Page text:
People often ask us, “How much does it cost to build a timber frame house?”
Well, that’s a little like asking, “How much does a car cost?” The price of a car can range from a few thousand dollars to a few times someone’s yearly salary. Is the car new or used? A basic model or full of bells and whistles? Built for practicality, like a Toyota, or for the person who demands luxury, like a Rolls-Royce? Many things affect the price of a car. It’s no different for the price of timber frame houses.
In general (updated for 2023), the cost of a timber frame home and SIP package is around $125 to $140 per square foot. The final turnkey cost of a timber frame home ranges from $350 to $375 per square foot. For comparison, HomeAdvisor.com lists the average price of building a home at somewhere between $100 and $200 per square foot.
So why does heavy timber construction per square foot cost more to build? A few reasons include:
- A timber frame home is almost always a custom home.
- A timber frame home takes more time to design than a conventional home. Extra attention must be paid to electrical and HVAC systems during the design process, and beams must be integrated around windows (or vice versa) in timber frame construction.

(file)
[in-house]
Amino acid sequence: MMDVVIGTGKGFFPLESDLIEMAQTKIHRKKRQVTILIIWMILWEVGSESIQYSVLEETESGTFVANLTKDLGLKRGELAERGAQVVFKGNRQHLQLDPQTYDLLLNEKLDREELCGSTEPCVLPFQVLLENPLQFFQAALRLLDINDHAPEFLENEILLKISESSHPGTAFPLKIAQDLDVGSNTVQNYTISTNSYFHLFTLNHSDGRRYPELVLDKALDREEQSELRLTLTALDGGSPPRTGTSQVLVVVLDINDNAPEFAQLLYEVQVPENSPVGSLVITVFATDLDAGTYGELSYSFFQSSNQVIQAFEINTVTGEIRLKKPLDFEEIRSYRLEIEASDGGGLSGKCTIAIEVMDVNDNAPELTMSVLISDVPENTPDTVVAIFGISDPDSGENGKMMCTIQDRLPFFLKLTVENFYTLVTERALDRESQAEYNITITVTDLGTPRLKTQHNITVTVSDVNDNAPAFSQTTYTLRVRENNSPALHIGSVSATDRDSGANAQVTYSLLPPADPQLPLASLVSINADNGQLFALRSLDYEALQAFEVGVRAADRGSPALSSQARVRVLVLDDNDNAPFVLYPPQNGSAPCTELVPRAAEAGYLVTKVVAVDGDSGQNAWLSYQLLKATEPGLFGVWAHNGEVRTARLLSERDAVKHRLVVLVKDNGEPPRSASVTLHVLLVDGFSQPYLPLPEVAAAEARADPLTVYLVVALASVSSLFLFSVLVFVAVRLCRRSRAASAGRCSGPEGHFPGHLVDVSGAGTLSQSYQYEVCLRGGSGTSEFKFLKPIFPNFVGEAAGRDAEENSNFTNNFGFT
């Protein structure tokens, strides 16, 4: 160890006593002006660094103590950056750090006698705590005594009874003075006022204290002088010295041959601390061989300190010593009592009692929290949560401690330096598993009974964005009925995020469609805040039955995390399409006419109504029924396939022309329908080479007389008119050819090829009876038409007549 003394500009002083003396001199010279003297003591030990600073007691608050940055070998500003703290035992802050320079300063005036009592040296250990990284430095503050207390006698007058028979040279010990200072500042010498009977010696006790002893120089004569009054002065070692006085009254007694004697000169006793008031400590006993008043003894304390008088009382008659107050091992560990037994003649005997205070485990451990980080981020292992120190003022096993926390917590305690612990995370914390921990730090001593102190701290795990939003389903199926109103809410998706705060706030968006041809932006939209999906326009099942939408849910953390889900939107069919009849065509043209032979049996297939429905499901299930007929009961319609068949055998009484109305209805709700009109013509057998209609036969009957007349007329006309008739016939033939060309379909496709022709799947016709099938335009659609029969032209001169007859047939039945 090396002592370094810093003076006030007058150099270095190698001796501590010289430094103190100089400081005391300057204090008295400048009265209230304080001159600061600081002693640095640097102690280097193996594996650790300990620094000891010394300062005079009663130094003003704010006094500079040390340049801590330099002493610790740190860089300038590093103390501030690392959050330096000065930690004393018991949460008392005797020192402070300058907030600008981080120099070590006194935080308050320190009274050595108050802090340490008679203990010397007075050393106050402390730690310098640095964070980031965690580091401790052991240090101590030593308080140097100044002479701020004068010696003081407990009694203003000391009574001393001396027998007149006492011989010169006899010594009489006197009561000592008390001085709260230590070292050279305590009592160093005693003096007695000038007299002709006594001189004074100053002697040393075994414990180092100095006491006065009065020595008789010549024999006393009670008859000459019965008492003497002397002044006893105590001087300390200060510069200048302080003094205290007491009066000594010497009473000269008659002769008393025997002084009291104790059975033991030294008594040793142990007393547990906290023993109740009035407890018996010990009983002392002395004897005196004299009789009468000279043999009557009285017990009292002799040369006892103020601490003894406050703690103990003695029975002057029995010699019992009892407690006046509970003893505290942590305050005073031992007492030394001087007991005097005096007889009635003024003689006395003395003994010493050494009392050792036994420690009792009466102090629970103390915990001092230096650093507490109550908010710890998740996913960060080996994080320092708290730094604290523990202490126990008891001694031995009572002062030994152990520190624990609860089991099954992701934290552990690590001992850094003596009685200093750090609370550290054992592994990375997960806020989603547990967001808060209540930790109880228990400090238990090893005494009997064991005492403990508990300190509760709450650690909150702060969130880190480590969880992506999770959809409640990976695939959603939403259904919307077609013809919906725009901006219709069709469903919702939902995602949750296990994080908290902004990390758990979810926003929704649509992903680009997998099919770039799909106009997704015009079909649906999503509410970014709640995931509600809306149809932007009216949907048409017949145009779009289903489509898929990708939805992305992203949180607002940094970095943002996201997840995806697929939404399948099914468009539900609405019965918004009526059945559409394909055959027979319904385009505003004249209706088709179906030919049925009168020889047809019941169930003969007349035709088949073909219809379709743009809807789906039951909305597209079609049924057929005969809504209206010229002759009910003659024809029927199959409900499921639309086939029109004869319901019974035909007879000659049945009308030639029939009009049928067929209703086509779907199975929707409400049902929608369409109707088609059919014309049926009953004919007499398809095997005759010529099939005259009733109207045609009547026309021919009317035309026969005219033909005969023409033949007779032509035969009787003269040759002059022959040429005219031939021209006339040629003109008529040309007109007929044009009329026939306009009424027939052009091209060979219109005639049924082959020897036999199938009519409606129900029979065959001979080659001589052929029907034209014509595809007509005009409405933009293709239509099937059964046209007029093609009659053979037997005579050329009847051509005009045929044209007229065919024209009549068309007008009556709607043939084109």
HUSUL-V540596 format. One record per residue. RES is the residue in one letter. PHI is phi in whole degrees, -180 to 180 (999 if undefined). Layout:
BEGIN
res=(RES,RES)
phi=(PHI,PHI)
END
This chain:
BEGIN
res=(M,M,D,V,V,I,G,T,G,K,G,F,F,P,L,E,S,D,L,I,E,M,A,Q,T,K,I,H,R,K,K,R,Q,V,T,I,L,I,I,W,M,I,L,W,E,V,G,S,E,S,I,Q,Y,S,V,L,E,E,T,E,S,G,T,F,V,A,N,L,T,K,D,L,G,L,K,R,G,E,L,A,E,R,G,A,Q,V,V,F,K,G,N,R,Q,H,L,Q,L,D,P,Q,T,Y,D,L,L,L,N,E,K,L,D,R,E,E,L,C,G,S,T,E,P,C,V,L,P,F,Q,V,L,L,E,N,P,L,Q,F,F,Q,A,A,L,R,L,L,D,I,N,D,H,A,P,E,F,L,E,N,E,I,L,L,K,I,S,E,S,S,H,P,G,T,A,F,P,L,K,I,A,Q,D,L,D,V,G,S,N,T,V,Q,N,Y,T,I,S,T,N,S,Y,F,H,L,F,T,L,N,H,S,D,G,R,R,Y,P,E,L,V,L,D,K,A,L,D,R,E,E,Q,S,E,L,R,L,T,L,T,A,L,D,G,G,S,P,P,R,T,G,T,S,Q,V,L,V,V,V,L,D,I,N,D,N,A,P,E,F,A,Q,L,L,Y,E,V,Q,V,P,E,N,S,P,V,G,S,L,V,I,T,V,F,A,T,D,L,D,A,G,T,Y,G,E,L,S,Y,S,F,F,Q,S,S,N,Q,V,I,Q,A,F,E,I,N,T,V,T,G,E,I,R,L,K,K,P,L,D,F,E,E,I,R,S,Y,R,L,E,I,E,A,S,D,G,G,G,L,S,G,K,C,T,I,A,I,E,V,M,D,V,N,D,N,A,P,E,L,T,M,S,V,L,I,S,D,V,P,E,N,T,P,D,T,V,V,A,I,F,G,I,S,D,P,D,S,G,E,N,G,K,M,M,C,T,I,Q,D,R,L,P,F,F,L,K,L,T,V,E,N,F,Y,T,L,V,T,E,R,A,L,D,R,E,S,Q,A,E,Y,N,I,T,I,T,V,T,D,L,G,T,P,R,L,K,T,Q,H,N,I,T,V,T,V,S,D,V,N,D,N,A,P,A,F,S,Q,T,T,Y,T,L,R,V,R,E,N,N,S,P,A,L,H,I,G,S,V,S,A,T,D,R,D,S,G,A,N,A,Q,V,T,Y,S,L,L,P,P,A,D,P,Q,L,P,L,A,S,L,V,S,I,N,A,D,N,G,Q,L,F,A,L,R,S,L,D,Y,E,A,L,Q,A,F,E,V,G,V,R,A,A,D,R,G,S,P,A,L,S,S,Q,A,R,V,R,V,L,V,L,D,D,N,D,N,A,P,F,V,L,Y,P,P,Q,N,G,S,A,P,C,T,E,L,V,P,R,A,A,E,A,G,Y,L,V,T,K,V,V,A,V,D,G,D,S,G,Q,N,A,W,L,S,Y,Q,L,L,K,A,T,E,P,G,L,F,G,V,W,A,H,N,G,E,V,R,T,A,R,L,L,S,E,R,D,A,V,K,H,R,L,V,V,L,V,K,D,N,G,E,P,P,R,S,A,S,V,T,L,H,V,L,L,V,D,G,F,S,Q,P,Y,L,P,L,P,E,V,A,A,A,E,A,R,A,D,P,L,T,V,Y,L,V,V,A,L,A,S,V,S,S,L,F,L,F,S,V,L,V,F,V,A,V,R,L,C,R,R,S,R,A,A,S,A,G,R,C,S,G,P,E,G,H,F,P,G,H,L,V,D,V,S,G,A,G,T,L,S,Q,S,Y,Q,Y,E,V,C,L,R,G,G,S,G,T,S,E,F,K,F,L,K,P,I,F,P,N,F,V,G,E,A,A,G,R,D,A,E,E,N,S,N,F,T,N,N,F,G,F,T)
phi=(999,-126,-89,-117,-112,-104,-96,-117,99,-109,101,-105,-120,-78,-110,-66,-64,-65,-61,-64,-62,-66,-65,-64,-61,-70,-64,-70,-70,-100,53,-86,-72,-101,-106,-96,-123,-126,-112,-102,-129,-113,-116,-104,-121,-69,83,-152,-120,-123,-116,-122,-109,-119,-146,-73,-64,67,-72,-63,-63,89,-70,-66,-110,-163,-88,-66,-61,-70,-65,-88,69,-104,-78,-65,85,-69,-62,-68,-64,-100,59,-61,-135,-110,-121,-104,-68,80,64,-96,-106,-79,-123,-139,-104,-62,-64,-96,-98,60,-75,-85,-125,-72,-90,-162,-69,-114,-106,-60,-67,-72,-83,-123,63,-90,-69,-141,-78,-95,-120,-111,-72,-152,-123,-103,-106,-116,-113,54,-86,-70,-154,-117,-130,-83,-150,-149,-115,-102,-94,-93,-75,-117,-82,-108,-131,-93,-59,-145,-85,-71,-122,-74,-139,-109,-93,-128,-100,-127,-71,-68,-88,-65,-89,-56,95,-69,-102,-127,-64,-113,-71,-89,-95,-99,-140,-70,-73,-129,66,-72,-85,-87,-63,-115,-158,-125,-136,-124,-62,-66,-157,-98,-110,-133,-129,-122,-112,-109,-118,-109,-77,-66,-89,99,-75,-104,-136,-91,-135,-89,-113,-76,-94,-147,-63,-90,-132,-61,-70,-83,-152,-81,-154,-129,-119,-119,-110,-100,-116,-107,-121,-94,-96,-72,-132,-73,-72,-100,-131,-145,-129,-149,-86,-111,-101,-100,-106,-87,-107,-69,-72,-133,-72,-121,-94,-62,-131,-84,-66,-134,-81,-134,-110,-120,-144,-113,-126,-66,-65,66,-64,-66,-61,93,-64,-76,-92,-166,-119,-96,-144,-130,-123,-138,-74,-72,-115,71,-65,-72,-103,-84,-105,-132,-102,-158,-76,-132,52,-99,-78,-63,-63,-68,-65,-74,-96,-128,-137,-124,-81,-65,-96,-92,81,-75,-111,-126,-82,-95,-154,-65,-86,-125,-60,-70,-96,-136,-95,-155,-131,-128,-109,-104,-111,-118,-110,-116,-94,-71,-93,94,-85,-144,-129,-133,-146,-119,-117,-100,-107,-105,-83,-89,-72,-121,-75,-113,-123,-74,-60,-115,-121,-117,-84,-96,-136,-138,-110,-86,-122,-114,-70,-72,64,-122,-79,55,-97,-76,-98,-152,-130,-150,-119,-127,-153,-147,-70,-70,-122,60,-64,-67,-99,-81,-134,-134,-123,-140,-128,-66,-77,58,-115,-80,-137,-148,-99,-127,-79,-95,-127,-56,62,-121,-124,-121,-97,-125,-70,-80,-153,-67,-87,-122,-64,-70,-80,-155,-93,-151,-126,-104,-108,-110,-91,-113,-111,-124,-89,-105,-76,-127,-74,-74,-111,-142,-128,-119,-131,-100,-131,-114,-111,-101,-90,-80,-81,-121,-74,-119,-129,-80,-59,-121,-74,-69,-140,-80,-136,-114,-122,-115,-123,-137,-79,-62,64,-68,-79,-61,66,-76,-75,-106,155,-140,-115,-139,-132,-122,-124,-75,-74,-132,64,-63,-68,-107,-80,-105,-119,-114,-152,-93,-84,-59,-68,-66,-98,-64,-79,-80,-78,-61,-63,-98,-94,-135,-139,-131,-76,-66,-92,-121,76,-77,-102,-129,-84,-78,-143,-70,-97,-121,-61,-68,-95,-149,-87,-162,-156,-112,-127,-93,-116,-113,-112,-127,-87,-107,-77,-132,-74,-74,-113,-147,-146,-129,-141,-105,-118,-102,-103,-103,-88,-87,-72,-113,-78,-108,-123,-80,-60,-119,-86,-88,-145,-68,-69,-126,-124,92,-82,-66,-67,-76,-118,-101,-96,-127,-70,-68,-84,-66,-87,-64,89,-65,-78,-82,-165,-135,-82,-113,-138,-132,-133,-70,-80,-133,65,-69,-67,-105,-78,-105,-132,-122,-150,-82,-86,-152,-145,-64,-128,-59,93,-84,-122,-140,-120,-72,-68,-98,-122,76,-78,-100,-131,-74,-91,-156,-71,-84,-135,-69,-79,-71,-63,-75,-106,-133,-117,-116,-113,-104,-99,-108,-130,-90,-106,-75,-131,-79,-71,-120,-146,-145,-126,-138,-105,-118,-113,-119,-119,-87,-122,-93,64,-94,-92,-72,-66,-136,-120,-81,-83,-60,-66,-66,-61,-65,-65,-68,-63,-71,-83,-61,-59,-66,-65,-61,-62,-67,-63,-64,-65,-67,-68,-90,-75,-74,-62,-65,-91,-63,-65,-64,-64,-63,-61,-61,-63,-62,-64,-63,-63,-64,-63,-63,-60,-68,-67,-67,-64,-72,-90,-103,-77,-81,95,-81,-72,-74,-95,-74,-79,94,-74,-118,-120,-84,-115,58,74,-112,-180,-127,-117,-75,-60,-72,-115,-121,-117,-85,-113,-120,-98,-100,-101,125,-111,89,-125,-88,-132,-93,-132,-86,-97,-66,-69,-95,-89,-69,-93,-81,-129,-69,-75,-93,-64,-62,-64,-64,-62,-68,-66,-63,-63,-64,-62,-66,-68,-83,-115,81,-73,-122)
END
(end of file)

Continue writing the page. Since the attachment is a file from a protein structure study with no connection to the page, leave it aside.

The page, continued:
- Each timber frame must be carefully selected to do its job—both structurally and aesthetically. Considerable time and effort go into selecting and cutting each timber frame to ensure a quality final product.
Okay, you might be thinking, but what factors affect that $300 to $320 timber frame cost per square foot? A few of the variables include:
- Design: A simple timber truss design will be more affordable than a more intricate curved cord truss design, for example.
- Wood Species: Eastern White Pine is considered the entry-level wood species used in timber frame construction. Using exotic wood species will increase costs.
- Finishing of Timbers: “Surfaced” or “smooth” are the standard options for the finish of timbers. From there, choices such as a rough-sawn or a hand-hewn finish will affect cost.
- Structural Insulated Panels (SIPs): This system costs more up front than stud-framed walls, but creates cost savings in the long run.
- Building Site Location: Building in an area that is difficult to access (e.g., the side of a mountain) can increase costs.
While budget is always a consideration, it is important not to lose sight of the benefits of a timber frame home. You’re investing in a beautiful custom-built home with quality to last a lifetime—and over that lifetime, the bitterness of poor quality will last far longer than the sweetness of a low price.
Are you ready to build? Contact us today and we’ll be sure to walk you through the cost of building a timber frame house.